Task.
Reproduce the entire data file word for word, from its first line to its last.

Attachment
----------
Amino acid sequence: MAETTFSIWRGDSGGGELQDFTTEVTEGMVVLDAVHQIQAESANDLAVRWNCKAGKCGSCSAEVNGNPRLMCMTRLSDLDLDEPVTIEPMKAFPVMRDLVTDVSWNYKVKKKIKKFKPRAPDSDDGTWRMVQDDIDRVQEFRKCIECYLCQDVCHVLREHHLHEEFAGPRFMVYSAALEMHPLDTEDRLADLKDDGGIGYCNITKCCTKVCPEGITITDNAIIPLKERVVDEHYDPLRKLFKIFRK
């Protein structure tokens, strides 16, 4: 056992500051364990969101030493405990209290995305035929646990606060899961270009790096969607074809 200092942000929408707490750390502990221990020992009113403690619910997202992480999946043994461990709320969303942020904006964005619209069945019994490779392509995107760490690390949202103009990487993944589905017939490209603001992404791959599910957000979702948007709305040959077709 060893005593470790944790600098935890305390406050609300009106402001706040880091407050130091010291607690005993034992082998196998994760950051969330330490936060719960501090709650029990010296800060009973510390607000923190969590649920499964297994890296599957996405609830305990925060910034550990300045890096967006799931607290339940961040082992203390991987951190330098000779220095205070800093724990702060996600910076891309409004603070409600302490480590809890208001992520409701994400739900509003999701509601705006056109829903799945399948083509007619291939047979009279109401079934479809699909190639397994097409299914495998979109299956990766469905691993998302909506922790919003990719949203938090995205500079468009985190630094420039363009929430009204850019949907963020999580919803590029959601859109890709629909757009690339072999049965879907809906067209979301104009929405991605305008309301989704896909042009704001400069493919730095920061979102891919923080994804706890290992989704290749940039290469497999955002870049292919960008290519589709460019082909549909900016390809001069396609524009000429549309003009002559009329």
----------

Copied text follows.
Amino acid sequence: MAETTFSIWRGDSGGGELQDFTTEVTEGMVVLDAVHQIQAESANDLAVRWNCKAGKCGSCSAEVNGNPRLMCMTRLSDLDLDEPVTIEPMKAFPVMRDLVTDVSWNYKVKKKIKKFKPRAPDSDDGTWRMVQDDIDRVQEFRKCIECYLCQDVCHVLREHHLHEEFAGPRFMVYSAALEMHPLDTEDRLADLKDDGGIGYCNITKCCTKVCPEGITITDNAIIPLKERVVDEHYDPLRKLFKIFRK
């Protein structure tokens, strides 16, 4: 056992500051364990969101030493405990209290995305035929646990606060899961270009790096969607074809 200092942000929408707490750390502990221990020992009113403690619910997202992480999946043994461990709320969303942020904006964005619209069945019994490779392509995107760490690390949202103009990487993944589905017939490209603001992404791959599910957000979702948007709305040959077709 060893005593470790944790600098935890305390406050609300009106402001706040880091407050130091010291607690005993034992082998196998994760950051969330330490936060719960501090709650029990010296800060009973510390607000923190969590649920499964297994890296599957996405609830305990925060910034550990300045890096967006799931607290339940961040082992203390991987951190330098000779220095205070800093724990702060996600910076891309409004603070409600302490480590809890208001992520409701994400739900509003999701509601705006056109829903799945399948083509007619291939047979009279109401079934479809699909190639397994097409299914495998979109299956990766469905691993998302909506922790919003990719949203938090995205500079468009985190630094420039363009929430009204850019949907963020999580919803590029959601859109890709629909757009690339072999049965879907809906067209979301104009929405991605305008309301989704896909042009704001400069493919730095920061979102891919923080994804706890290992989704290749940039290469497999955002870049292919960008290519589709460019082909549909900016390809001069396609524009000429549309003009002559009329």